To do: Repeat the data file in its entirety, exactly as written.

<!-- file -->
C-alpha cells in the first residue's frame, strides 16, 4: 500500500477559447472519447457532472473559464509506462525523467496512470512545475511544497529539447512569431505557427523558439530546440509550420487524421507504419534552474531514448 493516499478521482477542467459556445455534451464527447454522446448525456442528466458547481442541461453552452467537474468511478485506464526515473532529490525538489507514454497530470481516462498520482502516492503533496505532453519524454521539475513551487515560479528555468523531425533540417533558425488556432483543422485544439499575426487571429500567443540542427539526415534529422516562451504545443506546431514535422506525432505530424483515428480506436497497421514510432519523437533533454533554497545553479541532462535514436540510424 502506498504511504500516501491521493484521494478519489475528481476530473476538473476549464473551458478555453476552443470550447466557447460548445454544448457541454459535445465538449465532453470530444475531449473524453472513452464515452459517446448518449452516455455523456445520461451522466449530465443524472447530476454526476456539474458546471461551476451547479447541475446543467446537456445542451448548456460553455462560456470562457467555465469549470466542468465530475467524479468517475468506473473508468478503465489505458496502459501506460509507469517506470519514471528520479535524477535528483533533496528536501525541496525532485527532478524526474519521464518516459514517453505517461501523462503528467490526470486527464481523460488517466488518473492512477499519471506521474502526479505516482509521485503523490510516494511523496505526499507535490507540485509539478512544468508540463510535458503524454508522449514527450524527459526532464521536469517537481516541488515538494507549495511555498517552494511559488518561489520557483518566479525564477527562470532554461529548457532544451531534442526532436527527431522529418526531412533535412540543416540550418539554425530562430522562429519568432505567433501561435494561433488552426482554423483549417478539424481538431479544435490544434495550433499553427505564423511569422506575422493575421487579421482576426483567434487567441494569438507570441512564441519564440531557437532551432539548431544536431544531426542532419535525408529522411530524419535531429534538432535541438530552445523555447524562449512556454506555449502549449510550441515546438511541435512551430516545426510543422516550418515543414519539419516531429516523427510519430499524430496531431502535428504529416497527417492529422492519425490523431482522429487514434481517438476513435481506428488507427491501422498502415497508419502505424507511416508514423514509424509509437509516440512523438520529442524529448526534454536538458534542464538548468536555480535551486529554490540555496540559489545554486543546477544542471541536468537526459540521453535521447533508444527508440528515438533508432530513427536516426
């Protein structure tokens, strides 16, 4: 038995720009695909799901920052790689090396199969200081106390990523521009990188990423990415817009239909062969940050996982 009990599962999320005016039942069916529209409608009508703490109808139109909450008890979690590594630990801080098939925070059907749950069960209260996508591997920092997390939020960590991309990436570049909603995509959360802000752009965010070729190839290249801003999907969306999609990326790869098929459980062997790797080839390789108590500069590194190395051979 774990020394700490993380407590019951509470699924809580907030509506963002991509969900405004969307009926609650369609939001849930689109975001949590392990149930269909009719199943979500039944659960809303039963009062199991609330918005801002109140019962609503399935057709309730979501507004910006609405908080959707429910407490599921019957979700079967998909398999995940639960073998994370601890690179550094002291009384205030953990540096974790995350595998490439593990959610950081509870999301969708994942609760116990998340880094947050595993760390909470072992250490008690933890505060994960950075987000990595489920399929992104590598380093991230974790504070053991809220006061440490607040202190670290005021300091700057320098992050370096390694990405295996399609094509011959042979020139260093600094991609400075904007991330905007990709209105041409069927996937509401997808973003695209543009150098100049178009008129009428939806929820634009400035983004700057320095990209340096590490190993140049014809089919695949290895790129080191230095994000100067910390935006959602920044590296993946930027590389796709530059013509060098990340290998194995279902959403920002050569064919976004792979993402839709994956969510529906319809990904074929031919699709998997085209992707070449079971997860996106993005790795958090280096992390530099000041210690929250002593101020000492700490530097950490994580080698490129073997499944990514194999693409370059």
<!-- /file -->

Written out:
C-alpha cells in the first residue's frame, strides 16, 4: 500500500477559447472519447457532472473559464509506462525523467496512470512545475511544497529539447512569431505557427523558439530546440509550420487524421507504419534552474531514448 493516499478521482477542467459556445455534451464527447454522446448525456442528466458547481442541461453552452467537474468511478485506464526515473532529490525538489507514454497530470481516462498520482502516492503533496505532453519524454521539475513551487515560479528555468523531425533540417533558425488556432483543422485544439499575426487571429500567443540542427539526415534529422516562451504545443506546431514535422506525432505530424483515428480506436497497421514510432519523437533533454533554497545553479541532462535514436540510424 502506498504511504500516501491521493484521494478519489475528481476530473476538473476549464473551458478555453476552443470550447466557447460548445454544448457541454459535445465538449465532453470530444475531449473524453472513452464515452459517446448518449452516455455523456445520461451522466449530465443524472447530476454526476456539474458546471461551476451547479447541475446543467446537456445542451448548456460553455462560456470562457467555465469549470466542468465530475467524479468517475468506473473508468478503465489505458496502459501506460509507469517506470519514471528520479535524477535528483533533496528536501525541496525532485527532478524526474519521464518516459514517453505517461501523462503528467490526470486527464481523460488517466488518473492512477499519471506521474502526479505516482509521485503523490510516494511523496505526499507535490507540485509539478512544468508540463510535458503524454508522449514527450524527459526532464521536469517537481516541488515538494507549495511555498517552494511559488518561489520557483518566479525564477527562470532554461529548457532544451531534442526532436527527431522529418526531412533535412540543416540550418539554425530562430522562429519568432505567433501561435494561433488552426482554423483549417478539424481538431479544435490544434495550433499553427505564423511569422506575422493575421487579421482576426483567434487567441494569438507570441512564441519564440531557437532551432539548431544536431544531426542532419535525408529522411530524419535531429534538432535541438530552445523555447524562449512556454506555449502549449510550441515546438511541435512551430516545426510543422516550418515543414519539419516531429516523427510519430499524430496531431502535428504529416497527417492529422492519425490523431482522429487514434481517438476513435481506428488507427491501422498502415497508419502505424507511416508514423514509424509509437509516440512523438520529442524529448526534454536538458534542464538548468536555480535551486529554490540555496540559489545554486543546477544542471541536468537526459540521453535521447533508444527508440528515438533508432530513427536516426
């Protein structure tokens, strides 16, 4: 038995720009695909799901920052790689090396199969200081106390990523521009990188990423990415817009239909062969940050996982 009990599962999320005016039942069916529209409608009508703490109808139109909450008890979690590594630990801080098939925070059907749950069960209260996508591997920092997390939020960590991309990436570049909603995509959360802000752009965010070729190839290249801003999907969306999609990326790869098929459980062997790797080839390789108590500069590194190395051979 774990020394700490993380407590019951509470699924809580907030509506963002991509969900405004969307009926609650369609939001849930689109975001949590392990149930269909009719199943979500039944659960809303039963009062199991609330918005801002109140019962609503399935057709309730979501507004910006609405908080959707429910407490599921019957979700079967998909398999995940639960073998994370601890690179550094002291009384205030953990540096974790995350595998490439593990959610950081509870999301969708994942609760116990998340880094947050595993760390909470072992250490008690933890505060994960950075987000990595489920399929992104590598380093991230974790504070053991809220006061440490607040202190670290005021300091700057320098992050370096390694990405295996399609094509011959042979020139260093600094991609400075904007991330905007990709209105041409069927996937509401997808973003695209543009150098100049178009008129009428939806929820634009400035983004700057320095990209340096590490190993140049014809089919695949290895790129080191230095994000100067910390935006959602920044590296993946930027590389796709530059013509060098990340290998194995279902959403920002050569064919976004792979993402839709994956969510529906319809990904074929031919699709998997085209992707070449079971997860996106993005790795958090280096992390530099000041210690929250002593101020000492700490530097950490994580080698490129073997499944990514194999693409370059």